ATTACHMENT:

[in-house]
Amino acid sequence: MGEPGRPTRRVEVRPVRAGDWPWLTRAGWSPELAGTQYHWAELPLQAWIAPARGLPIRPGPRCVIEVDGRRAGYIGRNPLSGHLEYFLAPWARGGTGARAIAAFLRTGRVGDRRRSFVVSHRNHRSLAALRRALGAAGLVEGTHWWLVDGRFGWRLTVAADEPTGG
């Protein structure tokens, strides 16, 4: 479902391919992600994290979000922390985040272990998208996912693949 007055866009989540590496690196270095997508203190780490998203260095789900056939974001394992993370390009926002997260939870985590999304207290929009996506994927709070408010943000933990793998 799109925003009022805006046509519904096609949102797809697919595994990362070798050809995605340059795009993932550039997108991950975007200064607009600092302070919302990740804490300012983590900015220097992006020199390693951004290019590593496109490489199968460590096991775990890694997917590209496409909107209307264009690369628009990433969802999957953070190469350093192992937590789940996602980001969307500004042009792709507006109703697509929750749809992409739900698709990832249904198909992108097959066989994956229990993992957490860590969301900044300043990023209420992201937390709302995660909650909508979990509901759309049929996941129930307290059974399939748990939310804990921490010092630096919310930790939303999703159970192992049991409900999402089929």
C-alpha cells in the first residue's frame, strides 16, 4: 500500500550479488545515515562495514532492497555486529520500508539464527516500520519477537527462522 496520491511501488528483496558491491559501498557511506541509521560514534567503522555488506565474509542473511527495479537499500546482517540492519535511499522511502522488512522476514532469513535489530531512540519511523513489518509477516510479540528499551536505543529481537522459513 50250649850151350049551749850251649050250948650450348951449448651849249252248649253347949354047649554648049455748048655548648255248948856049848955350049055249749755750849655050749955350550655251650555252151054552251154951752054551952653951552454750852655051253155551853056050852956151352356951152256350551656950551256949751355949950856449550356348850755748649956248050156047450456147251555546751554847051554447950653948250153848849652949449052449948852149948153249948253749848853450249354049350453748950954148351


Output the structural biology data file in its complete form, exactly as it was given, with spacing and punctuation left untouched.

[in-house]
Amino acid sequence: MGEPGRPTRRVEVRPVRAGDWPWLTRAGWSPELAGTQYHWAELPLQAWIAPARGLPIRPGPRCVIEVDGRRAGYIGRNPLSGHLEYFLAPWARGGTGARAIAAFLRTGRVGDRRRSFVVSHRNHRSLAALRRALGAAGLVEGTHWWLVDGRFGWRLTVAADEPTGG
């Protein structure tokens, strides 16, 4: 479902391919992600994290979000922390985040272990998208996912693949 007055866009989540590496690196270095997508203190780490998203260095789900056939974001394992993370390009926002997260939870985590999304207290929009996506994927709070408010943000933990793998 799109925003009022805006046509519904096609949102797809697919595994990362070798050809995605340059795009993932550039997108991950975007200064607009600092302070919302990740804490300012983590900015220097992006020199390693951004290019590593496109490489199968460590096991775990890694997917590209496409909107209307264009690369628009990433969802999957953070190469350093192992937590789940996602980001969307500004042009792709507006109703697509929750749809992409739900698709990832249904198909992108097959066989994956229990993992957490860590969301900044300043990023209420992201937390709302995660909650909508979990509901759309049929996941129930307290059974399939748990939310804990921490010092630096919310930790939303999703159970192992049991409900999402089929």
C-alpha cells in the first residue's frame, strides 16, 4: 500500500550479488545515515562495514532492497555486529520500508539464527516500520519477537527462522 496520491511501488528483496558491491559501498557511506541509521560514534567503522555488506565474509542473511527495479537499500546482517540492519535511499522511502522488512522476514532469513535489530531512540519511523513489518509477516510479540528499551536505543529481537522459513 50250649850151350049551749850251649050250948650450348951449448651849249252248649253347949354047649554648049455748048655548648255248948856049848955350049055249749755750849655050749955350550655251650555252151054552251154951752054551952653951552454750852655051253155551853056050852956151352356951152256350551656950551256949751355949950856449550356348850755748649956248050156047450456147251555546751554847051554447950653948250153848849652949449052449948852149948153249948253749848853450249354049350453748950954148351